Anastasiia Morhun knew having a baby would change her life but there was no way to be ready for the war that Russia unleashed against her country on the day she gave birth to Roman.

“In one moment, everything was ruined,” Anastasiia said.

Instead of quiet first moments between mother and newborn, Anastasiia and Roman spent their early time together in the maternity hospital bomb shelter, as air raid sirens howled and missiles struck across Ukraine.

Anastasiia was in pain from her caesarean section. It was, she said, “one long, long dark day”.

“I was learning to be a mother,” Anastasiia , 29, said. “But it was actually much easier than accepting the reality of war.”

February 24 is forever etched in the collective consciousness of all Ukrainians — and for women who gave birth and men who became fathers as the bombs began to fall, the day holds especially complicated emotions.

Bringing forth life just as the Russian onslaught started to snatch other lives away gave rise to both joy and terror for new parents. When they blow out their children’s first candle on Friday — and on all birthdays in years to come — other Ukrainians will be lighting candles for the dead.

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Roman sleeping in a hospital crib, in Kyiv, Ukraine on February 24, 2022 as the Russian onslaught began (Anastasiia Havryshenko/AP/PA)

Of the past 365 days, Anastasiia said: “It’s been a very difficult but very happy year for me.”

Roman is healthy and seems so far untraumatised. Anastasiia herself, however, has not shaken off dark memories of his first days, particularly a missile attack that struck an apartment close to their maternity centre in the capital, Kyiv, two days after his birth.

“That was the first time I felt truly scared,” she said. “You just grab your child and run to the basement.”

Alina Mustafaieva, 30, became a first-time mother when her daughter, Yeva, was born as first explosions echoed across Kharkiv, Ukraine’s second-largest city, close to the eastern border with Russia.

“We saw a glow looming over the city,” she said. As nurses were checking Yeva, she forced herself to think positive thoughts.

“I gave birth to my Yeva, and I wanted to be happy about it,” she said.

Alina has decided to move her daughter’s celebrations back a day, to Saturday. Her one-year-old will have a party, a cake and balloons.

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Alina Mustafaieva and Yeva at their home in Kharkiv, Ukraine (Vadim Ghirda/AP/PA)

She wants Yeva to celebrate an “ordinary” birthday.

“It’s a tragedy for the whole country, for every Ukrainian,” she said. “My family was lucky, we didn’t lose anyone or anything. But many did, and we have to share this loss together.”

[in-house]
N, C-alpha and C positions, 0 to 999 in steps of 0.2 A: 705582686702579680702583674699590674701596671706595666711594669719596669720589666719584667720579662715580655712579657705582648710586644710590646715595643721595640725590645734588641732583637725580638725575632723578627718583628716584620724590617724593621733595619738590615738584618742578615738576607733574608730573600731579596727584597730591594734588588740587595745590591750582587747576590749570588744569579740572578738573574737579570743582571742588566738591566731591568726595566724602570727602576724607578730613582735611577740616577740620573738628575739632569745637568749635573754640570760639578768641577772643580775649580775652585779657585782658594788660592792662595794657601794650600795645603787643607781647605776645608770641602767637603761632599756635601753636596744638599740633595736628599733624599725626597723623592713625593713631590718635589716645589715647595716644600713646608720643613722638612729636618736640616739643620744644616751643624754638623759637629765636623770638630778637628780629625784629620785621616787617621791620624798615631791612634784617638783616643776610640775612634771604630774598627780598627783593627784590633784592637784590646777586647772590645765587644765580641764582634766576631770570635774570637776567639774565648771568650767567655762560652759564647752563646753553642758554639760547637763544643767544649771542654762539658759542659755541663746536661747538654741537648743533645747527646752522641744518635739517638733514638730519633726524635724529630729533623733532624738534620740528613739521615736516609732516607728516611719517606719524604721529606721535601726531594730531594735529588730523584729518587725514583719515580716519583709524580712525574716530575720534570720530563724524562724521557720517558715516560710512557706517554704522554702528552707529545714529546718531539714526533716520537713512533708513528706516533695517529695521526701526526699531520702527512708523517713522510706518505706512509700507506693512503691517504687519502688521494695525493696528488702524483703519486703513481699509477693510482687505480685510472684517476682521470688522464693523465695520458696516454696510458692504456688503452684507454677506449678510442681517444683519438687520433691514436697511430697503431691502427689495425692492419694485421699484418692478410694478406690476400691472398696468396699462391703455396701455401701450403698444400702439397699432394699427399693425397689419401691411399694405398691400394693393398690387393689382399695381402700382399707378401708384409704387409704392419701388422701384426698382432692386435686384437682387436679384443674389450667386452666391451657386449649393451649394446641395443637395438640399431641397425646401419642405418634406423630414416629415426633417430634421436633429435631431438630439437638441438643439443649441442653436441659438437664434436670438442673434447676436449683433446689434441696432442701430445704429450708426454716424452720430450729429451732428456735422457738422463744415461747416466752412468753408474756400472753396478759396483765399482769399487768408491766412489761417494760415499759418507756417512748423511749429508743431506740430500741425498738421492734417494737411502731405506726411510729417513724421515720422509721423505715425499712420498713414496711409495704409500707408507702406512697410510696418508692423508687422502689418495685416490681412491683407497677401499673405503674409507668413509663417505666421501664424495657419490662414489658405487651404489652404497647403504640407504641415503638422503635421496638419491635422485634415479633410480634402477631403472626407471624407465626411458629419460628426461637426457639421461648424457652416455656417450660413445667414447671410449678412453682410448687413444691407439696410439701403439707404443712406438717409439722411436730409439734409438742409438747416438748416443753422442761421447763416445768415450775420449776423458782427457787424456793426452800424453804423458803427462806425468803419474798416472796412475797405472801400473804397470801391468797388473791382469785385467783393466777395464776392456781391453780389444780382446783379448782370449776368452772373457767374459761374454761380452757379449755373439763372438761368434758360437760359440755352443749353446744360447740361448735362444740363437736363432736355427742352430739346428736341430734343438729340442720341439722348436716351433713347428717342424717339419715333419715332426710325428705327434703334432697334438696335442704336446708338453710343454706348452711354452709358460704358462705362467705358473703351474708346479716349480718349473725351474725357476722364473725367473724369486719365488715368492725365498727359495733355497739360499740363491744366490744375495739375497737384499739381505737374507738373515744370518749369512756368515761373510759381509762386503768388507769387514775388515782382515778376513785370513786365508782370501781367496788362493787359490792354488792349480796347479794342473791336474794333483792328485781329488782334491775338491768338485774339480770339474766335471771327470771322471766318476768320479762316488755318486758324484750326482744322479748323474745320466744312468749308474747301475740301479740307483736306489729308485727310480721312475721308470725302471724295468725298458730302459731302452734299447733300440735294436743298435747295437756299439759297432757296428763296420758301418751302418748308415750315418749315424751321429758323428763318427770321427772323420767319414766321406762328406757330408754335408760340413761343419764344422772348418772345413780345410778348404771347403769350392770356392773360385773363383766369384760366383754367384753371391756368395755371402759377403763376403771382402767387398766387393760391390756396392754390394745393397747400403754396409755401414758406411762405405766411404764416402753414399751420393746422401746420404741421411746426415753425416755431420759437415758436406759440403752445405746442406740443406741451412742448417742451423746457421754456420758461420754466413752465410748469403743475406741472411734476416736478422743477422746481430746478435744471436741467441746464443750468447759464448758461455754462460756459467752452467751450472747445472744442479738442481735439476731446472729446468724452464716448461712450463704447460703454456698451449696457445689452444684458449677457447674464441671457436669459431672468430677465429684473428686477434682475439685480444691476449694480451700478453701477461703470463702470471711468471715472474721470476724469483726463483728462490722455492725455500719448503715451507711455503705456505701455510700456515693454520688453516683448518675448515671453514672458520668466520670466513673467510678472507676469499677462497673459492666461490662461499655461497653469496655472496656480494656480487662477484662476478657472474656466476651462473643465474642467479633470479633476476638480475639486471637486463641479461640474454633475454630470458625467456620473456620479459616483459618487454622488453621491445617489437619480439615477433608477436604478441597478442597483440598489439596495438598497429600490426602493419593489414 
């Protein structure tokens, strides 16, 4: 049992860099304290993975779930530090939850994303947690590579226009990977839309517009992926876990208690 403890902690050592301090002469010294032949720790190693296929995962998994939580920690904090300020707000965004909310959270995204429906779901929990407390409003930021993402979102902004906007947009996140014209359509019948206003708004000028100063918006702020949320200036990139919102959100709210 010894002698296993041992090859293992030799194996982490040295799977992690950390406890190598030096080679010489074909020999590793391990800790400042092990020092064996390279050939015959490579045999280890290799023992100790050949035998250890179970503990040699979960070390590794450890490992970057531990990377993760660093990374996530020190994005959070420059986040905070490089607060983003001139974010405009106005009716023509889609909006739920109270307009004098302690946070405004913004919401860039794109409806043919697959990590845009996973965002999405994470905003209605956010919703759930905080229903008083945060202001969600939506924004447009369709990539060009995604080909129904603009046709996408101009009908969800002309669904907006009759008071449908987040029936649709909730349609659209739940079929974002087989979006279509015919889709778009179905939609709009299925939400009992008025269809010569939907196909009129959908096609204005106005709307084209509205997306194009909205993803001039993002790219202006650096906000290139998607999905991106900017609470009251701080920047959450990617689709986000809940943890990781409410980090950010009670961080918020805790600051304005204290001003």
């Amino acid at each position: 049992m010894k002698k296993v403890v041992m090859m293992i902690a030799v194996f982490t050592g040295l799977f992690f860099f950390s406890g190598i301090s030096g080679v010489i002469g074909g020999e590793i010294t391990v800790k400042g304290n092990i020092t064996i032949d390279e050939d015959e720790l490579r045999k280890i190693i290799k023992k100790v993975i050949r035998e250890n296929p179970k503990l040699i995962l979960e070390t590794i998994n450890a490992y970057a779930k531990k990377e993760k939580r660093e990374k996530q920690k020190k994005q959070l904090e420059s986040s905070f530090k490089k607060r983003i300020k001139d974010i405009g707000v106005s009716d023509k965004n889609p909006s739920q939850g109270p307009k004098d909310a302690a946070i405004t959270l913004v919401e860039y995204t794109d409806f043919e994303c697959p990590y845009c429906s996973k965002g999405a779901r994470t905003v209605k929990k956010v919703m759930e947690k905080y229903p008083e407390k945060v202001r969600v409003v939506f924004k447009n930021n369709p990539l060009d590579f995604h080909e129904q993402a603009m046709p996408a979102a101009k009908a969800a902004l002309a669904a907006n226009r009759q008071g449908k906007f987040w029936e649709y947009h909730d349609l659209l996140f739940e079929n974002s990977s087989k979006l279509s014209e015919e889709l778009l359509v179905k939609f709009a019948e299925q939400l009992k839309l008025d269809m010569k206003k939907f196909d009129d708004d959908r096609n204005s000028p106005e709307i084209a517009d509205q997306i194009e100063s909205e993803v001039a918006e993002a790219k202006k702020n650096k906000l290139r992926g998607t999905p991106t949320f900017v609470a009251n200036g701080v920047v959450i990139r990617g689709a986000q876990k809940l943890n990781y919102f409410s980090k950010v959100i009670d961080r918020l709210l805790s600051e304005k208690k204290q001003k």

When explosions ring out Alina instinctively pulls Yeva away from the windows. She hopes Yeva is too young for any bad memories to stick.

“I don’t think she’ll remember everything she went through with me. All those escapes, long trips, hiding in the bomb shelter or even the blasts,” Alina said. “But when she grows up, I will tell her everything in detail. I will be this type of parent who will explain to children what the Russian Federation represents.”

Although parents hope that invasion-day babies will not be scarred by their first year of life, they cannot help but associate their toddlers’ early milestones with bloodshed and fear.

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Anastasiia Havryshenko with her family and younger son Artem born on February 24, in front of the maternity centre in Sumy, Ukraine on February 26, 2022. Shortly after the photo was taken the city was hit (Olena Lykhovyd/AP/PA)

Anastasiia Havryshenko gave birth to her second child, a boy, shortly after midday on February 24, at a maternity centre in Sumy, another city repeatedly struck in the north east.

She felt helpless and burst into tears as she, the doctors and other mothers sat out an attack in a basement. She thought to herself: “I didn’t give birth to him so he had to hide in the bomb shelter.”

“I knew it wasn’t supposed to be like this. It was not normal and psychologically, very tough. Very tough,” she said.

She remembers Artem’s first outdoor walk. The city streets were empty, most shops closed, but she wanted him to breathe fresh air. After 10 minutes outside, sirens blared. She heard a plane and saw people running into basements. She hurried back with Artem to her apartment.

Back inside, an explosion shattered windows and doors. Power and water went out.

“All I wanted was to understand why it was happening to us. What had we done wrong?” she said.

A year on, she has adapted as best she can, staying with her husband in Sumy and refusing to join the millions of refugees who have had to uproot in search of safety elsewhere.

Like millions of other Ukrainians, she has learned survival skills to cope with power outages caused by Russian bombardments. She cooks whenever electricity comes back on and maintains stocks of bottled water.

“We have just one life, so we need to move on, hope for the best, and to give what we can to our children,” she said.

Artem arrived three weeks before his due date.

“We call Artem ‘general’ because he has a commander’s character,” Anastasiia said. “He is our general and our young defender. He himself knew when he should be born.”